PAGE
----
Friends Drift Inn Food Preservation
Peach Butter with Attitude
Amaretto by Morning?
You know I am all about local, but local can only take you so far when you live out in the hills. That’s why I am not ashamed to tell you, Charlie brought back some Georgia peaches plucked from the branches just as he was arriving at the orchard stand. You know I had the canner boiling, before he had the fresh peaches parked on the kitchen table.
Peachy! I feel all fuzzy inside
I love Georgia peaches! Fuzzy, sunrise colored balls of sweet yellow flesh, fresh peaches that ooze juice down your chin are part of sensual summers in the South. I like softer peaches, I think they are more flavorful and seem to absorb flavors better than the “non-melting” varieties. That’s just me. I am no big city food critic.
We make several different kinds of fruit butters each season. Peach butter flavored with Amaretto is one of our favorites; the pantry wonders where it goes so fast! Giggles
A richness that makes your taste buds sit up and notice; even in the early morning hours before the coffee has had time to perk is what makes this Amaretto Peach Butter Recipe out of the ordinary.
Amaretto Peach Butter is wonderful on zucchini bread; but don’t stop there! We use peach butter as a glaze for chicken breasts, and as a fruity filling between layers of spice cake. Like apple butter, Amaretto Peach Butter is a terrific filling for hand pies!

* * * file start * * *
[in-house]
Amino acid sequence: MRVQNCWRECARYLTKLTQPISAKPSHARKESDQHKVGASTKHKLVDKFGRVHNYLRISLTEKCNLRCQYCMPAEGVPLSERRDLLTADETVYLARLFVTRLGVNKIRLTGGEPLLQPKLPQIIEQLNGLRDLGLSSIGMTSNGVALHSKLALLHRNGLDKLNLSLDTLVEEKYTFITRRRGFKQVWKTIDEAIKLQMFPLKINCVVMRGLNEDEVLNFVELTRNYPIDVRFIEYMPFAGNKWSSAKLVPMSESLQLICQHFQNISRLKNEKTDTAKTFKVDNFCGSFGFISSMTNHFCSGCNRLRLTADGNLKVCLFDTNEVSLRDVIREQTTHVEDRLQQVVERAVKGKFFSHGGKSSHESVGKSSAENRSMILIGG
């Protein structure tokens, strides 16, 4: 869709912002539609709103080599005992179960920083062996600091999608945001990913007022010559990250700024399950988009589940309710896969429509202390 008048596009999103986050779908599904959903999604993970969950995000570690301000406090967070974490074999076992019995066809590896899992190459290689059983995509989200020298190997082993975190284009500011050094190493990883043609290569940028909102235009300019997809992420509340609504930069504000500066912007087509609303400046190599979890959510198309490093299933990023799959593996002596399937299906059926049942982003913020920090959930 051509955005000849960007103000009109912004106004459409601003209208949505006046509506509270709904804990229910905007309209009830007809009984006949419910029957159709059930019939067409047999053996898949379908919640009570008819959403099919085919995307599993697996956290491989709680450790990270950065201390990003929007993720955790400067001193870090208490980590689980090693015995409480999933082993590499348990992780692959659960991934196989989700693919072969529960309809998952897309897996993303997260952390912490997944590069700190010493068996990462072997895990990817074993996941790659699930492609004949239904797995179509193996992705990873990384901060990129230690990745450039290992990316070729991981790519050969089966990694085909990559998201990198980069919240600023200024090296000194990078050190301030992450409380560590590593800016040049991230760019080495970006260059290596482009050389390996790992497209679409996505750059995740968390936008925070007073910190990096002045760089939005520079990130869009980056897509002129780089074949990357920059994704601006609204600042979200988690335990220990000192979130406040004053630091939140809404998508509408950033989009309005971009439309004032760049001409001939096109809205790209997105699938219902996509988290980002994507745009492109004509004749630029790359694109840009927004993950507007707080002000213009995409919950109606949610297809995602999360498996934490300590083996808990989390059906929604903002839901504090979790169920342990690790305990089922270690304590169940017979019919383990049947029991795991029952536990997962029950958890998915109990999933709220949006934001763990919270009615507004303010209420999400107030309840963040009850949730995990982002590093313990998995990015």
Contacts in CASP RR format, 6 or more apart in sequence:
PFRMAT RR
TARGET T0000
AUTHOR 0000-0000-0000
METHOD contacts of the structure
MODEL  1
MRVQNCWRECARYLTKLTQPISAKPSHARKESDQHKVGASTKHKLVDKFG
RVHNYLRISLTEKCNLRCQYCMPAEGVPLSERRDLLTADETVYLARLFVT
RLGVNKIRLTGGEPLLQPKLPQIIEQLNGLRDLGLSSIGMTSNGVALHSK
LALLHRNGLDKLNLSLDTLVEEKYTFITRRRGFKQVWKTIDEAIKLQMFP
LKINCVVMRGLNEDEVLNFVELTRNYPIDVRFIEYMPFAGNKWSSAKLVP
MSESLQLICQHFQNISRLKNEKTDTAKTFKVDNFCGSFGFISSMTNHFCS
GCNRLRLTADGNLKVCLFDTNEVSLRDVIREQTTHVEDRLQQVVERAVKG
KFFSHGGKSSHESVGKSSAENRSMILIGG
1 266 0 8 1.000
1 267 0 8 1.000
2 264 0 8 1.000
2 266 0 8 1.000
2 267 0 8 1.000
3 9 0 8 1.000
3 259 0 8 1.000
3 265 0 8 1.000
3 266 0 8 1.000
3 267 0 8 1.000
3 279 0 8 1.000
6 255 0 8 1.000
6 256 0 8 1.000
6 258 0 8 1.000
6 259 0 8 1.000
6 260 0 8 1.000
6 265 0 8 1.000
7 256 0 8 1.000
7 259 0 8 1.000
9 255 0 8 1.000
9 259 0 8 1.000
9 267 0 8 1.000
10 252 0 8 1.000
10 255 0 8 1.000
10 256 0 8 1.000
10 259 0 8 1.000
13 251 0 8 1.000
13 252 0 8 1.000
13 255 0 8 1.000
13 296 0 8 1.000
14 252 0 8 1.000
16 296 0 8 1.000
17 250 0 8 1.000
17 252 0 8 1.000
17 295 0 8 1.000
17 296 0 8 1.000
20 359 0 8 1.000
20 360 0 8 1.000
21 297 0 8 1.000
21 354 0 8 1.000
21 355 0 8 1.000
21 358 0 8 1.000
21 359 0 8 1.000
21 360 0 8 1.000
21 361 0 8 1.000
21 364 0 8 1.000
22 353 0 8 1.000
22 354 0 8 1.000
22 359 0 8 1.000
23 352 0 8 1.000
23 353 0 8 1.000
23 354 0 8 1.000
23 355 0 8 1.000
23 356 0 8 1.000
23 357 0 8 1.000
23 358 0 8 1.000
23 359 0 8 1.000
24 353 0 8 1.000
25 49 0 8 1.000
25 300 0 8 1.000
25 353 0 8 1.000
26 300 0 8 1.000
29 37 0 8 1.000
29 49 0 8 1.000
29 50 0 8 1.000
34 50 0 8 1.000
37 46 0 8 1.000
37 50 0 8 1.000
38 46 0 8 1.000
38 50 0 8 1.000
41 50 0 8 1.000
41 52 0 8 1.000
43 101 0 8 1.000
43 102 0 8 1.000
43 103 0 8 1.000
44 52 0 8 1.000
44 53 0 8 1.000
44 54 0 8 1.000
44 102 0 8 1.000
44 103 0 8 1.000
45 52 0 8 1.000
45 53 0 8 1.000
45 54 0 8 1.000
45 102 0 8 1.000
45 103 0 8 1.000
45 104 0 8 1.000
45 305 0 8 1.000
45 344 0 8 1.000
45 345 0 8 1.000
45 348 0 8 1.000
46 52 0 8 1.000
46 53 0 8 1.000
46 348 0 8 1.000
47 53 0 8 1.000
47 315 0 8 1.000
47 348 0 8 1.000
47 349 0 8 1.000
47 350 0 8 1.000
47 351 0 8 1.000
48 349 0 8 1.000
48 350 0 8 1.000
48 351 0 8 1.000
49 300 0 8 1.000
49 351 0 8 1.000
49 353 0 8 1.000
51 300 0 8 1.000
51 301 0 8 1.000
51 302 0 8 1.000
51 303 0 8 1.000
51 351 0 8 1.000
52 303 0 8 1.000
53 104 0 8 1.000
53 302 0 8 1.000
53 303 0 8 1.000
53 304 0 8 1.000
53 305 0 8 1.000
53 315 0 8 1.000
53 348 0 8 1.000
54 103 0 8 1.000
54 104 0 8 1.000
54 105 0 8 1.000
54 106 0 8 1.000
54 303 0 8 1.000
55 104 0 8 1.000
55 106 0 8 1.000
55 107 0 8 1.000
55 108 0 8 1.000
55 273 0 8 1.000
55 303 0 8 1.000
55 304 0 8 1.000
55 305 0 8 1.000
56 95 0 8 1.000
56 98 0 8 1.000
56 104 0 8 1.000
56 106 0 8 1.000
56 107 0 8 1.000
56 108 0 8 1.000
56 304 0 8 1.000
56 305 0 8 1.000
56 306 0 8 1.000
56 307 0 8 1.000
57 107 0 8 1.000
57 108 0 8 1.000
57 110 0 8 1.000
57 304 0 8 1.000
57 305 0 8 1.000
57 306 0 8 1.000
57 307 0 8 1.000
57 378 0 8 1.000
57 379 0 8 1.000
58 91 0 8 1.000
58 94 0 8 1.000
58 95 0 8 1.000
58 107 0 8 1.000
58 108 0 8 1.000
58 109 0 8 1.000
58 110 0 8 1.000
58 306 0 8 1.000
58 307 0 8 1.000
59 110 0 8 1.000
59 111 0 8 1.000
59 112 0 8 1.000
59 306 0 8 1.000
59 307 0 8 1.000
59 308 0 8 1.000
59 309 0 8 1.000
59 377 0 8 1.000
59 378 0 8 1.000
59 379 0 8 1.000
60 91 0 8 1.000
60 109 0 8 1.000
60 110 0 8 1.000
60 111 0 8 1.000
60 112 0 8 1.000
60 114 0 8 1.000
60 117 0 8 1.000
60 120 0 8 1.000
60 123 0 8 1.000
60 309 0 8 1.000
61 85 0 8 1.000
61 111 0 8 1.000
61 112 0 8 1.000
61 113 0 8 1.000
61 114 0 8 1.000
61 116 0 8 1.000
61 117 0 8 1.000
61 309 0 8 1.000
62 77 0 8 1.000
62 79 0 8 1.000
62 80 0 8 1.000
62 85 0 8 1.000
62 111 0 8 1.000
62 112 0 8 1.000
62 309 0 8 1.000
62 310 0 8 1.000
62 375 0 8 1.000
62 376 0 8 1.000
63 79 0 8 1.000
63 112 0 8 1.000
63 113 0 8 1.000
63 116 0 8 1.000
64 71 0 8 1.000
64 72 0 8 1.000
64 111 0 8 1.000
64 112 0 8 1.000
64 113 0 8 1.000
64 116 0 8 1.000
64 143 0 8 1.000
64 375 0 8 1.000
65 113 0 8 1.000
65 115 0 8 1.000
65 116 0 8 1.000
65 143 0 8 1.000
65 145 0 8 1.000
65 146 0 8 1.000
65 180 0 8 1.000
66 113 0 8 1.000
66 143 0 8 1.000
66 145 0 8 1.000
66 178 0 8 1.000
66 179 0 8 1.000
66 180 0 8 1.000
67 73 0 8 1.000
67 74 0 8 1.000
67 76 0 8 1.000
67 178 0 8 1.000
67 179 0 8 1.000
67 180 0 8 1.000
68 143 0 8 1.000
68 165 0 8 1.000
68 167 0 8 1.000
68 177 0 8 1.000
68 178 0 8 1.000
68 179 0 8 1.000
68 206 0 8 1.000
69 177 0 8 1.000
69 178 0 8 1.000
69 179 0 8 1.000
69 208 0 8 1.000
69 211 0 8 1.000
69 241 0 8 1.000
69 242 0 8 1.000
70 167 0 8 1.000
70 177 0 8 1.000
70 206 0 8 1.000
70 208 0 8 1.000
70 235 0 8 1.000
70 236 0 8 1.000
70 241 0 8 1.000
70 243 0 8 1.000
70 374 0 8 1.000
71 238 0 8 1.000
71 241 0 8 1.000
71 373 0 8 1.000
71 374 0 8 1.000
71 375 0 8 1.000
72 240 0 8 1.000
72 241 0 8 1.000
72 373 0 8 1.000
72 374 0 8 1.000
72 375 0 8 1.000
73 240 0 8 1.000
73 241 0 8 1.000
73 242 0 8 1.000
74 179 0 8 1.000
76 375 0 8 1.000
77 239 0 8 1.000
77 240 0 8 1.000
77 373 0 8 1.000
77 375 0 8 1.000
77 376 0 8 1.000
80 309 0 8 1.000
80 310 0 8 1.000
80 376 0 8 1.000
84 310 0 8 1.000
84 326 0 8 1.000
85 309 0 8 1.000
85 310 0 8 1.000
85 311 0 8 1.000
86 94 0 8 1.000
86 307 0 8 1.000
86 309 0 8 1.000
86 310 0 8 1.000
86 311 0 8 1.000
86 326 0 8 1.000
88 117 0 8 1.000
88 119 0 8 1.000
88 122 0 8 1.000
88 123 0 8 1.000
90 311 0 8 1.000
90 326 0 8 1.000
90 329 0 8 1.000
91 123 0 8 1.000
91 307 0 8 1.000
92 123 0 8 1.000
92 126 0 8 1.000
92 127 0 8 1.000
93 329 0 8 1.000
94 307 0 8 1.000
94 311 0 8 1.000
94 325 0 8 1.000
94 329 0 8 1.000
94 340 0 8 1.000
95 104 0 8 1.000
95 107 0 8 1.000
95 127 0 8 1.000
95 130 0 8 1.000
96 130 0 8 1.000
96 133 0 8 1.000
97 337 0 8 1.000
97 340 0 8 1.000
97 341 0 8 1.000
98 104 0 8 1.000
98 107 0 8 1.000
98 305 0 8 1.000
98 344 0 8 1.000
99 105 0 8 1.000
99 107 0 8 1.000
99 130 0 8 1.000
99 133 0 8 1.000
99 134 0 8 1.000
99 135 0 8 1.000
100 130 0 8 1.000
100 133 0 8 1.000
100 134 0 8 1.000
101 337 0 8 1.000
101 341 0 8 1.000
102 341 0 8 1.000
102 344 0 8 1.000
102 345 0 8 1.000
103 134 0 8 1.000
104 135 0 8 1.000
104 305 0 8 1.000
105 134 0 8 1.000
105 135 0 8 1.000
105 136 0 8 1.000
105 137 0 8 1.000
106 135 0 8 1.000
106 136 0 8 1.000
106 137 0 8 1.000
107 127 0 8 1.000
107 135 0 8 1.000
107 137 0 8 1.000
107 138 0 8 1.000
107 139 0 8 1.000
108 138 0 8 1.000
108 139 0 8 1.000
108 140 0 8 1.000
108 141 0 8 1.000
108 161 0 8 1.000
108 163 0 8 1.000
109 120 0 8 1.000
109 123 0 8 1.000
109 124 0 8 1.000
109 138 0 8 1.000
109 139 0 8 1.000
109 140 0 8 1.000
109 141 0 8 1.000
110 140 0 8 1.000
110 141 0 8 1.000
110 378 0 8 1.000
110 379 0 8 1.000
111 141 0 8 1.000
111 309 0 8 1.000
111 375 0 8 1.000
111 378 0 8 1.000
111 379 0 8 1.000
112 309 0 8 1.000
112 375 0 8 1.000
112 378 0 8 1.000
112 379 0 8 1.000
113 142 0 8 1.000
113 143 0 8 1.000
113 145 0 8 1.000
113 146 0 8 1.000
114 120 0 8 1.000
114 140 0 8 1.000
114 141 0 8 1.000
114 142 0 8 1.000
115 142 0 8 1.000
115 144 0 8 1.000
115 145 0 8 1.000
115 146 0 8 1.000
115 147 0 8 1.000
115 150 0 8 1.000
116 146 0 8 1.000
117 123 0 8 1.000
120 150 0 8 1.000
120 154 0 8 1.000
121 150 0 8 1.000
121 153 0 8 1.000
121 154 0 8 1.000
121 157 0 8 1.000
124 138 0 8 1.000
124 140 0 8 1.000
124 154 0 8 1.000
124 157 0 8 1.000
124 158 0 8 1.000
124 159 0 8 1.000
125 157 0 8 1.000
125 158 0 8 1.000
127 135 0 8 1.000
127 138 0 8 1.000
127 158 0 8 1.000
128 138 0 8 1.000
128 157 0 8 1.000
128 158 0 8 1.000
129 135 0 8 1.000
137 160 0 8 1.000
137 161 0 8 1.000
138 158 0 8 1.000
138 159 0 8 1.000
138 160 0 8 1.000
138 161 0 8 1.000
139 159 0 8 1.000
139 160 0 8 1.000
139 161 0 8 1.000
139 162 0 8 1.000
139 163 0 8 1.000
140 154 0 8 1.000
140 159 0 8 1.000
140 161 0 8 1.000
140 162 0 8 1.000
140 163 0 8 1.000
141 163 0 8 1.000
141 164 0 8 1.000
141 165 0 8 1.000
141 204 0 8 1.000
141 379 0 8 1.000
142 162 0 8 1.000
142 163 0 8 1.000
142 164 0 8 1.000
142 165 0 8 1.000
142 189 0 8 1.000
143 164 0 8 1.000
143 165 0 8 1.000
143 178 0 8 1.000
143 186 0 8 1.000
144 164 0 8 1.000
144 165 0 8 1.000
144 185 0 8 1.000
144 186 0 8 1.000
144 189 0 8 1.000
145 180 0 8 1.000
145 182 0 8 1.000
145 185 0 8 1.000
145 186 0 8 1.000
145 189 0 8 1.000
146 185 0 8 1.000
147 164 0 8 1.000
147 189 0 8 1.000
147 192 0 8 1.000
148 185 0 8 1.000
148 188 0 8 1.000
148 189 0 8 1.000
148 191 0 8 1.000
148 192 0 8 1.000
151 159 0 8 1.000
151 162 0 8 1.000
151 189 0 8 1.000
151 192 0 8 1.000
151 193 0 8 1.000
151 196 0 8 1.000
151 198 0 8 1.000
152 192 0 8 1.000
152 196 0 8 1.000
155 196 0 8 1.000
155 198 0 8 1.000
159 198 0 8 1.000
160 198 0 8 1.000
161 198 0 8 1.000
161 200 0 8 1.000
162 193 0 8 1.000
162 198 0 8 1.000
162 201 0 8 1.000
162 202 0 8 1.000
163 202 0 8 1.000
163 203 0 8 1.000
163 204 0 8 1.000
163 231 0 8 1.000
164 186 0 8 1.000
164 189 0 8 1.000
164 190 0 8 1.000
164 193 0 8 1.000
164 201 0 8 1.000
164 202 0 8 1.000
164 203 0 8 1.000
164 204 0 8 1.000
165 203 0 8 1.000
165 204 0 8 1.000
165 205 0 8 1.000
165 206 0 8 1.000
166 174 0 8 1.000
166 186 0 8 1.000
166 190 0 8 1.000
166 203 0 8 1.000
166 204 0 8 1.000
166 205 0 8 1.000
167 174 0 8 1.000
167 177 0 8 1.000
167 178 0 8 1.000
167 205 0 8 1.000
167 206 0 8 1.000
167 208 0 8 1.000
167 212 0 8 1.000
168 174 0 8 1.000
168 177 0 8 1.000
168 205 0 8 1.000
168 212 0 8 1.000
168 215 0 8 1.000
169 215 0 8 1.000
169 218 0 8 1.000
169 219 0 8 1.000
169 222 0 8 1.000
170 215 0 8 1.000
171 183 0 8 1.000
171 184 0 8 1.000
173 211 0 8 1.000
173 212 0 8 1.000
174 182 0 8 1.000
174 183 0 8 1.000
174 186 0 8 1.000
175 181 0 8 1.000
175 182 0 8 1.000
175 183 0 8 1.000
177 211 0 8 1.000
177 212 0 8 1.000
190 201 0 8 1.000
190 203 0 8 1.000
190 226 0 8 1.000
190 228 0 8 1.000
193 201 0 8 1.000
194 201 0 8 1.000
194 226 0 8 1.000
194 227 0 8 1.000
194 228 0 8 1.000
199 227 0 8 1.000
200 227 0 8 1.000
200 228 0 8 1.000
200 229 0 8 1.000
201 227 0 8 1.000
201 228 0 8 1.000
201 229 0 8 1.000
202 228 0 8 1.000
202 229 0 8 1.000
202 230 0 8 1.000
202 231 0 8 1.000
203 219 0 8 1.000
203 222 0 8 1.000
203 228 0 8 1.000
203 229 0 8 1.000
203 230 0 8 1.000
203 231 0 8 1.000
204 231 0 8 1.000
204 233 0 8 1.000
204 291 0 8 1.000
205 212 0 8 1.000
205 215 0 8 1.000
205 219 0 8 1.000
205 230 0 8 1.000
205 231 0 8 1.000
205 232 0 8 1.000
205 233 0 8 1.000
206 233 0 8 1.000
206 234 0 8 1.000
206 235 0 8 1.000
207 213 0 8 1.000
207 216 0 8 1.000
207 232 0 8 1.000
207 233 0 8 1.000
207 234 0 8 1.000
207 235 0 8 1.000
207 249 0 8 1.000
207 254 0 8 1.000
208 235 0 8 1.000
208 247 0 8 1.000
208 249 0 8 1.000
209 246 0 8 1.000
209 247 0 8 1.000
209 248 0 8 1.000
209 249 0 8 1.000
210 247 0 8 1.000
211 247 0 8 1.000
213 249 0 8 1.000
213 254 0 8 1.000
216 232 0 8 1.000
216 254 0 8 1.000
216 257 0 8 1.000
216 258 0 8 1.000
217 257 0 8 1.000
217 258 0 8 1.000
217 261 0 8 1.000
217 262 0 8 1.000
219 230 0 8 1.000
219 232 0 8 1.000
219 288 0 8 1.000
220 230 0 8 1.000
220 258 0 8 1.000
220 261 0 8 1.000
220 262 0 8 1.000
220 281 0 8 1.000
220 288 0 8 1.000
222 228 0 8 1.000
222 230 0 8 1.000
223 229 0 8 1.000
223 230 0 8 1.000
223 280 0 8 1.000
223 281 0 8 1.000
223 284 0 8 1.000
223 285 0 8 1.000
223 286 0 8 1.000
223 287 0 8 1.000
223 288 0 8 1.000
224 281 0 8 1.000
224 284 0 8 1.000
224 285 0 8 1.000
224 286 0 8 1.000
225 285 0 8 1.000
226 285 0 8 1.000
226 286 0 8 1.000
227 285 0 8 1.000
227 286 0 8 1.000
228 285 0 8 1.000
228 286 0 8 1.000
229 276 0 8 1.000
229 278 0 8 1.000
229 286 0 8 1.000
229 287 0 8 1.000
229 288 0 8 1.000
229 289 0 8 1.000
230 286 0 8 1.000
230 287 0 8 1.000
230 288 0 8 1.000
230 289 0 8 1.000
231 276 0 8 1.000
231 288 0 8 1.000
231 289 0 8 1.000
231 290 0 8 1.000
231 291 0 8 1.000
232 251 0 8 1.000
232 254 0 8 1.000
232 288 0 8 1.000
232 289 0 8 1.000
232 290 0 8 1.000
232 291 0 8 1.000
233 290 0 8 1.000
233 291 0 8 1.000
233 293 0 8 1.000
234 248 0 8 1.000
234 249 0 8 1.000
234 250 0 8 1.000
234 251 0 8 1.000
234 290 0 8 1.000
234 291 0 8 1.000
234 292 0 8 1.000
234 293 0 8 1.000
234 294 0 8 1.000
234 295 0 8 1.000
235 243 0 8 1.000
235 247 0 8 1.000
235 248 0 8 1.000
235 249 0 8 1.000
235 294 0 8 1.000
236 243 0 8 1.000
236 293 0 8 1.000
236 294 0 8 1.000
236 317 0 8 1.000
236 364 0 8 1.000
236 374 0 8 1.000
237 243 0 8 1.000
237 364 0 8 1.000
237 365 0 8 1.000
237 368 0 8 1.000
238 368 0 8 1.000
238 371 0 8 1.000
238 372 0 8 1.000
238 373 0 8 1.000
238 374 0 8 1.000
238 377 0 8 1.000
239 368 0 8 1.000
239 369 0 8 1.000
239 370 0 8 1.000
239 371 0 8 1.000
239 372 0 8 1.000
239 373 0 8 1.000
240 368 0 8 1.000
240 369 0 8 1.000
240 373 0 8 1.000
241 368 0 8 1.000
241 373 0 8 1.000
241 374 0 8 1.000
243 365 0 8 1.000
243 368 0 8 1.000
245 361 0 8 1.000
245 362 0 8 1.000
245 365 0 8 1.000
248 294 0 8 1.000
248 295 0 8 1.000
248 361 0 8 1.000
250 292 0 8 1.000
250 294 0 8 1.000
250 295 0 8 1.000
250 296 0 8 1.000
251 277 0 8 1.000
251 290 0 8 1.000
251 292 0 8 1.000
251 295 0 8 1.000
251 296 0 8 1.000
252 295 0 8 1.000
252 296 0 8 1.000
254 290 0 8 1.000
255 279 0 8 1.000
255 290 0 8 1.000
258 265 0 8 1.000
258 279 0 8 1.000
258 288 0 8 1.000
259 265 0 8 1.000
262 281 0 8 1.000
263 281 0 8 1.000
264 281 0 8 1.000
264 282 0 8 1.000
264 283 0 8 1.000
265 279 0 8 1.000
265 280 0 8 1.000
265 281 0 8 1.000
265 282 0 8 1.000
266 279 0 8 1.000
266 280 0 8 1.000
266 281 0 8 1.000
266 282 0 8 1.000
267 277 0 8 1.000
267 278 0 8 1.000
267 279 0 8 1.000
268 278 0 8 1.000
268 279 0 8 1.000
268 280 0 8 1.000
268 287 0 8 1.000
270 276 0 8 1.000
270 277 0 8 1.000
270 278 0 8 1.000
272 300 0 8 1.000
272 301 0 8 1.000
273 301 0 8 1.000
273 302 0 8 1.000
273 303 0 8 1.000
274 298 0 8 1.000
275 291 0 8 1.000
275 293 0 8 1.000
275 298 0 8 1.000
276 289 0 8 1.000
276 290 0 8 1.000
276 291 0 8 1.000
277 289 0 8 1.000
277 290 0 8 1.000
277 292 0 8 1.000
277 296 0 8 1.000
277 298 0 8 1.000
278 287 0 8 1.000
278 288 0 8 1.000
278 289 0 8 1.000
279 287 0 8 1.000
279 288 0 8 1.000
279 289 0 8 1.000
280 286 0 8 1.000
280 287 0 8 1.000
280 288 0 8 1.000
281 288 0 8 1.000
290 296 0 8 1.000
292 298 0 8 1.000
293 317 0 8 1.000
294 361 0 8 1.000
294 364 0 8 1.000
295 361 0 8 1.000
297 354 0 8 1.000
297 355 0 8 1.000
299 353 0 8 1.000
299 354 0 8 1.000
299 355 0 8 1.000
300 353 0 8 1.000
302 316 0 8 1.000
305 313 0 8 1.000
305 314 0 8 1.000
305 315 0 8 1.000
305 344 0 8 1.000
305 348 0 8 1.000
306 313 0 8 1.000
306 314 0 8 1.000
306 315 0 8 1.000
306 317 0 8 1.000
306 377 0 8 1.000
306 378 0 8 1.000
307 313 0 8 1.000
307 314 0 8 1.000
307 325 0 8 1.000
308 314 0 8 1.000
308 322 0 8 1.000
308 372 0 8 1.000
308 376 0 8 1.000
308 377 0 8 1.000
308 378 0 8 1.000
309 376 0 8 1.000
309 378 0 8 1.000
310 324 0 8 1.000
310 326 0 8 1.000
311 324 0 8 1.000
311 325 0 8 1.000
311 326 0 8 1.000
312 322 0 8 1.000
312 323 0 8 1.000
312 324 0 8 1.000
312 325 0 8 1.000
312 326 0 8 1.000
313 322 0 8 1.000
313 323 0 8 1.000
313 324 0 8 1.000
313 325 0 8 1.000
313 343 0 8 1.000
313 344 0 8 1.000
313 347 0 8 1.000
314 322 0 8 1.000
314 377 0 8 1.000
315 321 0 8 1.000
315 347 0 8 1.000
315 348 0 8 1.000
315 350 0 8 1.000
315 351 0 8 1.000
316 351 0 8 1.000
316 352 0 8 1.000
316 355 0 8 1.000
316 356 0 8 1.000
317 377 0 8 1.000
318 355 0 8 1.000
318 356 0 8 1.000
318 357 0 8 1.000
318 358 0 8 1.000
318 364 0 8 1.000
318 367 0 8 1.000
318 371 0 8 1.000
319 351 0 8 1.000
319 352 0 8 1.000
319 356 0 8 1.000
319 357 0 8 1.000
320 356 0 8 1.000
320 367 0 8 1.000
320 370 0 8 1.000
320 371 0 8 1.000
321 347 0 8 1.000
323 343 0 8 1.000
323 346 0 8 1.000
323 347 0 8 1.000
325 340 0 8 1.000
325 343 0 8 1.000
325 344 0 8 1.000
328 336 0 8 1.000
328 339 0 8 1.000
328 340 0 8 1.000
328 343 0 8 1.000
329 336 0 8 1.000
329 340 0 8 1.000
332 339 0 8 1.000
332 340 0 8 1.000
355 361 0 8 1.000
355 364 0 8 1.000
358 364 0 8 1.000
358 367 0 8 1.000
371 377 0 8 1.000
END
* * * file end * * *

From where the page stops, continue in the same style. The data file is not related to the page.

Let me know what you come up with! Join the Can It Forward 2011 Home Canning Event August 13
Amaretto Peach Butter Recipe
No Clue where this came from, handwritten note not my hand
Jams and Spreads, Peach Recipe, Canning Recipe
- 6 cups peaches (About 12 peaches peeled, pitted, and sliced)
- 2 cups Pure Cane Sugar
- 1 cup Amaretto
1. Start water bath canner bringing up to a boil.
2. Puree peaches in a food processor, and put in a heavy enameled stockpot with tall sides.
3. Add sugar, and bring up to a hard boil. With butters, you must stir frequently to avoid sticking.
4. Reduce heat to simmer, cover with lid, and let cook for about 30 minutes. Stir occassionally.
5. In the meantime, sterilize 6 jelly jars (8 oz). Start a shallow pan simmering with water, add rings and lids.
6. Line a lipped baking sheet with aluminum foil, line up the sterilized jars on it, and have a ladle, canning funnel, magnetic lid wand, and jar lifter ready for action.
7. After 30 minutes, check the peach mixture. If it’s almost thick enough, add Amaretto and continue cooking for 5 minutes. If you desire a thicker consistency, continue to cook until you are satisfied…then add the Amaretto and cook for about 5 minutes.
I like peach butter thick, so I usually uncover, bring the heat up a little, and cook down. This gets a little tricky, as you cook the mixture tends to splatter and can result in mean little burns. Be careful!
8. Fill jars until mixture is ¼ inch from top. Wipe rims with moisten lint free cloth to insure nothing prevents sealing. I generally don’t find air bubbles with fruit butters, but check and use a wooden skewer to remove bubbles if you see them.
9. Add caps and rings, tightening only finger tight.
10. With jar lifter, put filled jars in boiling water canner. Cover with lid.
11. After canner comes back up to boiling, process 10 minutes.
12. Remove from canner, and cool on a towel away from breezes. Cans will ping when sealed. This usually happens within an hour or so. I let sit overnight before I consider any reprocessing.
Check seals by running finger over lid. Correctly sealed jars will have no “give” in the middle often have a small indention. If the jar is not sealed, you can reprocess with a fresh lid, or store in refrigerator and use immediately.
About 6 jelly jars
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